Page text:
New test for depression may be a giant step in the fight against stigma

by Cody Dolan on June 3, 2011 · 2 comments

in diagnostics

Ask any of the clinicians here at The Menninger Clinic, and I imagine they’ll probably tell you that diagnosing patients is one of the toughest parts of their job.

The mind is a complex organ – one we don’t fully understand – so evaluating symptoms and nailing down an accurate diagnosis is much more difficult that any movie would have you believe. I mean, if Billy Crystal can help a mob leader or Robin Williams can “cure” Matt Damon by saying, “It’s not your fault” over and over again, how hard can this psychiatry thing be, right?

There’s a reason why so many patients come to us having received several different, sometimes conflicting, diagnoses along the way, often by several different doctors. Diagnosing mental illness is hard.

New development

So it’s a pretty big deal when something new can be added to the diagnostic toolbox, and it looks like that’s what happened recently thanks to researchers at Keio University in Tokyo. Scientists there have apparently developed a blood test that can diagnose depression, one that takes only a few minutes to run and has an 82 percent success rate. (Go here if you want to read a little about the science behind the test.)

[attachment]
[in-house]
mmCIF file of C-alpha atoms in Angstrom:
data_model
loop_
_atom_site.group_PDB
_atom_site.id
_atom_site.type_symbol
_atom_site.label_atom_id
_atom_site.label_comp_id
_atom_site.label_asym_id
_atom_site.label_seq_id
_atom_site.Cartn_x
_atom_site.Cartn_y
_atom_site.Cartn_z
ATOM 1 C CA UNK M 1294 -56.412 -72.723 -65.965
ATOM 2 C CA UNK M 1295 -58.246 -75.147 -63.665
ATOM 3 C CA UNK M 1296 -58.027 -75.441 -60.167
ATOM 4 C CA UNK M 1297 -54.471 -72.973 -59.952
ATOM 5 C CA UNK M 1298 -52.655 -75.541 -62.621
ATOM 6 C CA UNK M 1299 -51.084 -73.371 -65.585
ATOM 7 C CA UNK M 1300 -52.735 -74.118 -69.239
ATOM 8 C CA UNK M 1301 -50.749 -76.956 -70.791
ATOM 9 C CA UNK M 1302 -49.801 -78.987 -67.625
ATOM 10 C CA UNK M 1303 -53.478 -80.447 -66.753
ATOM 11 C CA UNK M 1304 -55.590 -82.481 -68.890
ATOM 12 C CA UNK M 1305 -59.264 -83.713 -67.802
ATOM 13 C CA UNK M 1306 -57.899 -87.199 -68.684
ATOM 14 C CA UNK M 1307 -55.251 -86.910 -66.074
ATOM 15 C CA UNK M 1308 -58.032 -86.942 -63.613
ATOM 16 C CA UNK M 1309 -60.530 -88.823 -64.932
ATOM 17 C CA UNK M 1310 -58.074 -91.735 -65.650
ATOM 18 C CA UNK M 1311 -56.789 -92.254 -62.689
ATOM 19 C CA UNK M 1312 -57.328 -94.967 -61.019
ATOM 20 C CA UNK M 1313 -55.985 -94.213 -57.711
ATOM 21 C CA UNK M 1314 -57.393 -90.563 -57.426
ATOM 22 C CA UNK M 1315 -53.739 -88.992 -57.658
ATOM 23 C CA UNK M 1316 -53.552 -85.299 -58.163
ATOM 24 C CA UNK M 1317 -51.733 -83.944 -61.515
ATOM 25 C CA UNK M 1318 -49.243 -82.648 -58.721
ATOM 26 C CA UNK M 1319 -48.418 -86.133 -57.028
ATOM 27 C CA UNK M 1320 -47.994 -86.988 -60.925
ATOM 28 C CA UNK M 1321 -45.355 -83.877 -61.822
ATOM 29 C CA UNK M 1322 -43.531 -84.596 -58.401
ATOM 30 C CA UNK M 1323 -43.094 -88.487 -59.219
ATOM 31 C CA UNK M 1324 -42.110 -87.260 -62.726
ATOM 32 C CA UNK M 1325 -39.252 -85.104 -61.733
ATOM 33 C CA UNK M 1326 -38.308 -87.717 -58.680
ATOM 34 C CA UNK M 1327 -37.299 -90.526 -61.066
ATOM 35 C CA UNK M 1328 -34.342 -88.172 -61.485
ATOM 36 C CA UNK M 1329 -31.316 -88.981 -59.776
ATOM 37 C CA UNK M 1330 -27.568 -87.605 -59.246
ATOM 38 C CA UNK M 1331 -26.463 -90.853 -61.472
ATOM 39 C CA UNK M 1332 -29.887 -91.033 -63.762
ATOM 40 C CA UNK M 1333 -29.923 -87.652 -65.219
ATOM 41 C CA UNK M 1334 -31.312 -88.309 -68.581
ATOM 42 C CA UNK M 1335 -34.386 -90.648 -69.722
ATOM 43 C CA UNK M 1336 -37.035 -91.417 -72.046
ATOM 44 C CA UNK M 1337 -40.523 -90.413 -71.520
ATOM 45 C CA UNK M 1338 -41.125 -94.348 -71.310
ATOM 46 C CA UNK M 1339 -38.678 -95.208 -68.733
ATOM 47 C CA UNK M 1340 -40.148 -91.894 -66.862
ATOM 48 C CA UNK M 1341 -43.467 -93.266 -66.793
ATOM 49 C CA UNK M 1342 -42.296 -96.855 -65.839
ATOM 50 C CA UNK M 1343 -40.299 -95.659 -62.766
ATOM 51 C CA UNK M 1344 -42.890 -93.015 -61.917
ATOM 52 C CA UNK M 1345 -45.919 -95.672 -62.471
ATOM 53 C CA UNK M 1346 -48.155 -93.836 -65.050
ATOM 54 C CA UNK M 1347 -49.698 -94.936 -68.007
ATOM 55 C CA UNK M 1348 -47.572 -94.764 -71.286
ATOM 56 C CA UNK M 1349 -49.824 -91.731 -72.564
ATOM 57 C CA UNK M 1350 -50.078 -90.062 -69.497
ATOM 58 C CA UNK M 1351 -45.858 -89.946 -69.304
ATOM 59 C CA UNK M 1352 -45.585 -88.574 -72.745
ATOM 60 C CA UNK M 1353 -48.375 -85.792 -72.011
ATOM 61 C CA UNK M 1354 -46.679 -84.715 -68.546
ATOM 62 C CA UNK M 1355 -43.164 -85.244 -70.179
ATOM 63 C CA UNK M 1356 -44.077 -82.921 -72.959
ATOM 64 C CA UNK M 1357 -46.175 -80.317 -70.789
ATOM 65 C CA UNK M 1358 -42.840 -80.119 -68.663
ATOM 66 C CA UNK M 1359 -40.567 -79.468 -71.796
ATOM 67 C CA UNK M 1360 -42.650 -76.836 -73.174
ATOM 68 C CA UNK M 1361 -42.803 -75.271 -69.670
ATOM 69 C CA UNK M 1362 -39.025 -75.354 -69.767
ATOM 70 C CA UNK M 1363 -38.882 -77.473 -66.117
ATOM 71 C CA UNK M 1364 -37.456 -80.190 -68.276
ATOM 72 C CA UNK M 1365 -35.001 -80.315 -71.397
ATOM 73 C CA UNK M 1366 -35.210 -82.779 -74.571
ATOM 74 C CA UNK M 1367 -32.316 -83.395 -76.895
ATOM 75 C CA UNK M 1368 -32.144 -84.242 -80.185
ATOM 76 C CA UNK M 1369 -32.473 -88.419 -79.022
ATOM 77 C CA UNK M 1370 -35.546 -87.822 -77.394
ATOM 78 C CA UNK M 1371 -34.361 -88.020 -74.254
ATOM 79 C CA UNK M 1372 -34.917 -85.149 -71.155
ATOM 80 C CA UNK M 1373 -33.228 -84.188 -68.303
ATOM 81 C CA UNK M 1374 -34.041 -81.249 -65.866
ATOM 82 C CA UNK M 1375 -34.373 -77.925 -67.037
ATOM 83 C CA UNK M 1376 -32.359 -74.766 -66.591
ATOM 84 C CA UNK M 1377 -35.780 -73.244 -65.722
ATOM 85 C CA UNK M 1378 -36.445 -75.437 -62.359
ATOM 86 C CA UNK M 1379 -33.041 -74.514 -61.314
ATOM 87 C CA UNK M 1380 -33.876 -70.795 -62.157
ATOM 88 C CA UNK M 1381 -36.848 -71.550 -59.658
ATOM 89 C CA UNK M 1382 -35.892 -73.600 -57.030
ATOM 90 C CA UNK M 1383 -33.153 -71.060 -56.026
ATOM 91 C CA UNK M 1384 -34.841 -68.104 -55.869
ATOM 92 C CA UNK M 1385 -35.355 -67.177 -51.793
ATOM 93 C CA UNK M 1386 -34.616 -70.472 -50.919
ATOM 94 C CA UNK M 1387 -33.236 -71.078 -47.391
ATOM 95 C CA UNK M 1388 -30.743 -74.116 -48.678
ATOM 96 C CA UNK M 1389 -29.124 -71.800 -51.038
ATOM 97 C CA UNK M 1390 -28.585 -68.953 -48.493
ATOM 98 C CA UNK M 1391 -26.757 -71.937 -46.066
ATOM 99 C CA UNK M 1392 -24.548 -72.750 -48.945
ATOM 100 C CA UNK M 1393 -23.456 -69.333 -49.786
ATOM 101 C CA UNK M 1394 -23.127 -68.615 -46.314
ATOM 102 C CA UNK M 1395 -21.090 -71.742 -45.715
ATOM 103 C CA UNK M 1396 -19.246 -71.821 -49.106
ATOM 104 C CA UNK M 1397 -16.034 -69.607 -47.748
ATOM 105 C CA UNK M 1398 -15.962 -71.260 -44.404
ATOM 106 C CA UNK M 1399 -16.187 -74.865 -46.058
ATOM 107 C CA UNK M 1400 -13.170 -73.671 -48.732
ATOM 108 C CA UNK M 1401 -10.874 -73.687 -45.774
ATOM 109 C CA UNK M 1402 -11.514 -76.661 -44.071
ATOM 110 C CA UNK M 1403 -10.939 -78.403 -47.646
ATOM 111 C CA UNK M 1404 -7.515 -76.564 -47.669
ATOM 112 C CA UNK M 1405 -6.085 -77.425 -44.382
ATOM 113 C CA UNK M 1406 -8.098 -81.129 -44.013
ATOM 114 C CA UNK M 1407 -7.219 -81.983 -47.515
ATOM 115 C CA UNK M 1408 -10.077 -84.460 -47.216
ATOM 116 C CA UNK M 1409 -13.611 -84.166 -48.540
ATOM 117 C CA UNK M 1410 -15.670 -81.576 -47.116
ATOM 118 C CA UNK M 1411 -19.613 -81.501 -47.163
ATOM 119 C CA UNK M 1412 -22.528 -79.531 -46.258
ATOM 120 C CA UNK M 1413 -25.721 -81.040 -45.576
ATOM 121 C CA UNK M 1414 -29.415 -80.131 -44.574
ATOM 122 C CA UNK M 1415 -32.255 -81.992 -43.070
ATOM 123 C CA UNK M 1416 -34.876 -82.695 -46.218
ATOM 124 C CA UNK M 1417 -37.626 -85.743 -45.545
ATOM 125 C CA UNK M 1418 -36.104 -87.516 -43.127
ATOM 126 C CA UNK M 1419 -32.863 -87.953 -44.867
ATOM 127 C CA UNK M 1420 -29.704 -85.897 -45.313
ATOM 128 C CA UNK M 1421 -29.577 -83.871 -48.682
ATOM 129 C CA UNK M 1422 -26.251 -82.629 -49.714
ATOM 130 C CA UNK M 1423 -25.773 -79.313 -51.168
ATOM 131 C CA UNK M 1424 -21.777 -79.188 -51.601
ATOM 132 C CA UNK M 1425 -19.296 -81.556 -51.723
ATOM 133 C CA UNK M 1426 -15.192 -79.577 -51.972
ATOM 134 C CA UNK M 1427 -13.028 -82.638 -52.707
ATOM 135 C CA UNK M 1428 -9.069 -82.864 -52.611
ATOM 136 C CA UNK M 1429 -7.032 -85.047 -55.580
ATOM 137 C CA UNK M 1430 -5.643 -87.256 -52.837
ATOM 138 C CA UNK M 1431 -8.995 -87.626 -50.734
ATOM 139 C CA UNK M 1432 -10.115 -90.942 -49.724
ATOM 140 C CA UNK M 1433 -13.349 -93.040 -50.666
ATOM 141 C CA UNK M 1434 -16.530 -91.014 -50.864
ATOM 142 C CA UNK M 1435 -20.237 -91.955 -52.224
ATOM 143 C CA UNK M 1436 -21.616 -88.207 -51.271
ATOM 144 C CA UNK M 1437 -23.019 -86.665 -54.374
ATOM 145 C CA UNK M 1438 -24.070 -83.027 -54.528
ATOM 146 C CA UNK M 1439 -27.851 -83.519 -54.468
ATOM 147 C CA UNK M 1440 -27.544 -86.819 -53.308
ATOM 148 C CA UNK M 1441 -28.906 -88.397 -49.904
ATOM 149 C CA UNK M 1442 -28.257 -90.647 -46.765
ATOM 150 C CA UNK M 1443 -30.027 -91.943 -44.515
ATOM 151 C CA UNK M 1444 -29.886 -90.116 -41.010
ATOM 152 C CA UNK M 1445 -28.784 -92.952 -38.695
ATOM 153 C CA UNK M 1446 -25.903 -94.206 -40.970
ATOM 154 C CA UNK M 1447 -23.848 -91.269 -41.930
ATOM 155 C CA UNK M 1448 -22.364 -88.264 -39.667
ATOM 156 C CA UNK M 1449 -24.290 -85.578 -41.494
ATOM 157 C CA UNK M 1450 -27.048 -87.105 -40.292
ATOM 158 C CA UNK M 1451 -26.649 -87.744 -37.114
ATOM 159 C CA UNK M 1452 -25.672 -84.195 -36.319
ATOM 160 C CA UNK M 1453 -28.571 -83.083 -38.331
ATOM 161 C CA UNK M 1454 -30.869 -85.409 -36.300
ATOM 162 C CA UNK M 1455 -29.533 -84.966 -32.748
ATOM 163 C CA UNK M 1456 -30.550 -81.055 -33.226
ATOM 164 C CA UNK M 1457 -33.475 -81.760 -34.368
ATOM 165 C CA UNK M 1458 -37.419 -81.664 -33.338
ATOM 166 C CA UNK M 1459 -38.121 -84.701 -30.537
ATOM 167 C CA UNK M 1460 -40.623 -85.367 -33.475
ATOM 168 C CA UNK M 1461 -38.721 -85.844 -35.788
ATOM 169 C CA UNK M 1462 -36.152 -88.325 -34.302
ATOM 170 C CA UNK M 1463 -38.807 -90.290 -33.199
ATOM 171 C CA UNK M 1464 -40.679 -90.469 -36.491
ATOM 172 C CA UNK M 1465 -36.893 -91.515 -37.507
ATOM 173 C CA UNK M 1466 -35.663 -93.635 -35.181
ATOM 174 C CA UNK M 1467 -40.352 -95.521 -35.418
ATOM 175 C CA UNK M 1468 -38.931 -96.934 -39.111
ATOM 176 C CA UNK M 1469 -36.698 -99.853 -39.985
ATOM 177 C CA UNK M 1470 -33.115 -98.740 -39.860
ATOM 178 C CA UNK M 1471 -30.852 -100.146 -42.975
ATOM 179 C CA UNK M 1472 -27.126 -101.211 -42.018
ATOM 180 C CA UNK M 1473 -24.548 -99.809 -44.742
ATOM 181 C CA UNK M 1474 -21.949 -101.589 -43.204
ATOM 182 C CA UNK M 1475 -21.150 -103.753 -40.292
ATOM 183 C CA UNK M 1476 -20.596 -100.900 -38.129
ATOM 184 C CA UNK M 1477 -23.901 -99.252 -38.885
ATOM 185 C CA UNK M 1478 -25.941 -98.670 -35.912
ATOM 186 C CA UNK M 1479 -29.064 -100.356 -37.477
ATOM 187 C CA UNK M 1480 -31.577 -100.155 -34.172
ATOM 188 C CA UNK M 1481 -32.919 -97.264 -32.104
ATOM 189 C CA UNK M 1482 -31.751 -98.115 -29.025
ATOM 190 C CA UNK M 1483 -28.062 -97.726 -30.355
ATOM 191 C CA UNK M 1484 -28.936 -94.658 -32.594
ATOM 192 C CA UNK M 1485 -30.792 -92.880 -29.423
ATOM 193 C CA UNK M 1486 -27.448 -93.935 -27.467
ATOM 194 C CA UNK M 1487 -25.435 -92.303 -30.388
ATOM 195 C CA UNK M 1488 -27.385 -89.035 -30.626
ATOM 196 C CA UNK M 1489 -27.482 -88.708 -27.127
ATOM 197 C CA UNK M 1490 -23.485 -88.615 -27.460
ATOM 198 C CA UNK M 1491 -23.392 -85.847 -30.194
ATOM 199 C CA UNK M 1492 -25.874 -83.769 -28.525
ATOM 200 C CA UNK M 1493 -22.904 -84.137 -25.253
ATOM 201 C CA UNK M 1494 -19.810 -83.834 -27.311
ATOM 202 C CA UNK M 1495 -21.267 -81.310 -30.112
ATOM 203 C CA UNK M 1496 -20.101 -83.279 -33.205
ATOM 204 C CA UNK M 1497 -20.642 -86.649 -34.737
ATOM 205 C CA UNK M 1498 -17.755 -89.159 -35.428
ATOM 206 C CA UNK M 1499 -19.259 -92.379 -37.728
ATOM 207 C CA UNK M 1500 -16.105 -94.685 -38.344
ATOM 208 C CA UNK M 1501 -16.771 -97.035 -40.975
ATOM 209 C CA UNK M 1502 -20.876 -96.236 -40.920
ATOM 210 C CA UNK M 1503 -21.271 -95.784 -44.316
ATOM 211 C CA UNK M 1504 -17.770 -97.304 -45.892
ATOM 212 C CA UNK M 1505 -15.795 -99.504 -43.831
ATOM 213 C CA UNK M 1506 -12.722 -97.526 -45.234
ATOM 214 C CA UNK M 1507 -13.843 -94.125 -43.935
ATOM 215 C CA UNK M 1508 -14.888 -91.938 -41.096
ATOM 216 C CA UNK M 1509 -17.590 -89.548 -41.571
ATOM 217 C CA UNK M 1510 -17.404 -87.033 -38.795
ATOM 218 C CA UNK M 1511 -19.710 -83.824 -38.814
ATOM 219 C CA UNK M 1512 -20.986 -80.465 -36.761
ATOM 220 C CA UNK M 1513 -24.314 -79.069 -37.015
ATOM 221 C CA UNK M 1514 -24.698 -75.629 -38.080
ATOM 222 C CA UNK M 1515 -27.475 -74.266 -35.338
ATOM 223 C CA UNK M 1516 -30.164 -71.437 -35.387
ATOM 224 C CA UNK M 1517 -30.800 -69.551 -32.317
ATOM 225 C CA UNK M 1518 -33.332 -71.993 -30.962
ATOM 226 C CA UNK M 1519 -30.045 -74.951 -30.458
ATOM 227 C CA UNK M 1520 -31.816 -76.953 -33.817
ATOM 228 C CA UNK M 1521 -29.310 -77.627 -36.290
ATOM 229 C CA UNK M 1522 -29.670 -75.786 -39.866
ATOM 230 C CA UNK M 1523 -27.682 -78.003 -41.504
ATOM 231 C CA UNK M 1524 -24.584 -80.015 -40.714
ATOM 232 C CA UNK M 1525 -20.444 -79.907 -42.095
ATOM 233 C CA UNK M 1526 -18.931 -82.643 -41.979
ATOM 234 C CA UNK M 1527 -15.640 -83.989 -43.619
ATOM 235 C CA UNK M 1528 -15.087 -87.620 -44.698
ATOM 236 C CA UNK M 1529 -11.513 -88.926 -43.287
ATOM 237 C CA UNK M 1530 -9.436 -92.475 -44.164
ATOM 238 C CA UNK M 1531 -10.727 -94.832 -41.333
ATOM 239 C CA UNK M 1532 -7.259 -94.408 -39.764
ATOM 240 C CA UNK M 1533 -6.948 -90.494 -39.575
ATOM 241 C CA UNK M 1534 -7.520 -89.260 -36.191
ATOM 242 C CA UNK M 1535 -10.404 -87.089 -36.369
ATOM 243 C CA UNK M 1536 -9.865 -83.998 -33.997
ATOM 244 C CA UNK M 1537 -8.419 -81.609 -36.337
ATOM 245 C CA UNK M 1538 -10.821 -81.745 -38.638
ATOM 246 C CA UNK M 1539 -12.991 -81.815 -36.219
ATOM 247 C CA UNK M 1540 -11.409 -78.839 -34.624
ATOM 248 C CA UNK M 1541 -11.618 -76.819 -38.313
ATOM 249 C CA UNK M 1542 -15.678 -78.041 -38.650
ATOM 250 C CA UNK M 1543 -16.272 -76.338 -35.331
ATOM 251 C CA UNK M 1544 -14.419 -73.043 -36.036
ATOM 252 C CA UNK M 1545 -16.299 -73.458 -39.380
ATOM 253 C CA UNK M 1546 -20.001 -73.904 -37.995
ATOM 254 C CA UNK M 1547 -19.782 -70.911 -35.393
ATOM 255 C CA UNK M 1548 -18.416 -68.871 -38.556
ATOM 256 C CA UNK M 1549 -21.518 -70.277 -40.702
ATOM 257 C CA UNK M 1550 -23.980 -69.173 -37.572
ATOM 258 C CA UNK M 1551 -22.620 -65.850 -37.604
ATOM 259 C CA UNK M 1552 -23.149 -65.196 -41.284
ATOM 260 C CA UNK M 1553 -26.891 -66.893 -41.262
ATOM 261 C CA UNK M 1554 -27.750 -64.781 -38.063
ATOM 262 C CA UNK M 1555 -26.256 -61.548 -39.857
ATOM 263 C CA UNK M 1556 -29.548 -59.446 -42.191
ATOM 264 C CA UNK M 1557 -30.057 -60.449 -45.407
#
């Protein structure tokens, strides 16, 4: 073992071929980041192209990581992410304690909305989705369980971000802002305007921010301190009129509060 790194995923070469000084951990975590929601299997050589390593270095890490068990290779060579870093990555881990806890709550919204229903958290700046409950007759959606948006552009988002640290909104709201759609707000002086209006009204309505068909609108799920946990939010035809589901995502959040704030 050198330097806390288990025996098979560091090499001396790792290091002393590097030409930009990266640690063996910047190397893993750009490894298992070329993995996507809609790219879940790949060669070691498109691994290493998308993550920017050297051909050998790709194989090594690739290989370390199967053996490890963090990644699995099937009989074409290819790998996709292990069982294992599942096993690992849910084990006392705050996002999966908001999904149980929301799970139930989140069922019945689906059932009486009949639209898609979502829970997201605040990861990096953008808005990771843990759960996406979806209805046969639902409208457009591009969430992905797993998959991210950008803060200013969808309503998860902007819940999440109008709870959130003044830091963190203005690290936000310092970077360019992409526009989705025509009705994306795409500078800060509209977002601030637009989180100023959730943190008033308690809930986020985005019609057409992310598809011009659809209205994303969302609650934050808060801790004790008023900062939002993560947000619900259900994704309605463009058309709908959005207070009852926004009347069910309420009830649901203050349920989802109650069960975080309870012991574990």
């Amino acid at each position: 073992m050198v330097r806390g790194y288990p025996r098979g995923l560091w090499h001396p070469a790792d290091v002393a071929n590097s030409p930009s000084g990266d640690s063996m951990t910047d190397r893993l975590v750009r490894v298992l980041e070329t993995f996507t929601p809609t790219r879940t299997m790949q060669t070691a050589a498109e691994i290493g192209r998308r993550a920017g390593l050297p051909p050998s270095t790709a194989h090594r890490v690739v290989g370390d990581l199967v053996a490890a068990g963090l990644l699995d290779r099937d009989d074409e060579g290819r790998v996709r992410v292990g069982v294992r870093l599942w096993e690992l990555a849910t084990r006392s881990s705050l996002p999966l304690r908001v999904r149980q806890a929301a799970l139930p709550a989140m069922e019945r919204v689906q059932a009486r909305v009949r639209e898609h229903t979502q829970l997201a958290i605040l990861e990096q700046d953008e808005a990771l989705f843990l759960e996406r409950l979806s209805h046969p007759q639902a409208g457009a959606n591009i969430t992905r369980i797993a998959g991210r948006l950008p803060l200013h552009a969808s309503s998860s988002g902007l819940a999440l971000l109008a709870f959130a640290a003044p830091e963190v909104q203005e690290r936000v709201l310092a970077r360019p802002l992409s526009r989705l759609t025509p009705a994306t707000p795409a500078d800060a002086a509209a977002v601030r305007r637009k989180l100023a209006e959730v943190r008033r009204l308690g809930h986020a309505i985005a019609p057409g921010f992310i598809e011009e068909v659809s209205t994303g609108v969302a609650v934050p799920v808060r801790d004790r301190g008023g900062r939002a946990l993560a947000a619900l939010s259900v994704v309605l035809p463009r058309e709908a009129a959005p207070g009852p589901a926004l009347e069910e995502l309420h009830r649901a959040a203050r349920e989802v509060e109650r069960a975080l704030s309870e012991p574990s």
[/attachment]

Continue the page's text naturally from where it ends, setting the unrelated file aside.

Aside from the obvious benefits to doctors and patients, I think this test represents a significant milestone on the road to overcoming stigma. If this test can win widespread acceptance, patients will have tangible proof of their illness, something they can point to and say, “See, this isn’t all in my head. Or, well, it is, but you know what I mean….”

Early detection

Take a look at what Dr Yoshiaki Ohashi, a board director and chief security officer at Human Metabolome Technologies, told The Telegraph:

“The findings will make it easier for an objective, biological diagnosis of depressive patients. We believe that the use of such a test will make it possible to diagnose patients efficiently at the primary care stage.”

Dr. Ohashi uses the term “primary care stage,” and the author of the piece writes about improving “early detection rates.” Both are terms used often when talking about cancer, and to see them applied here adds weight to a class of diseases that isn’t usually mentioned in the same breath as other well-known afflictions.

We’ll keep you posted on whether this test receives approval from the Japanese health ministry.

Be Sociable, Share!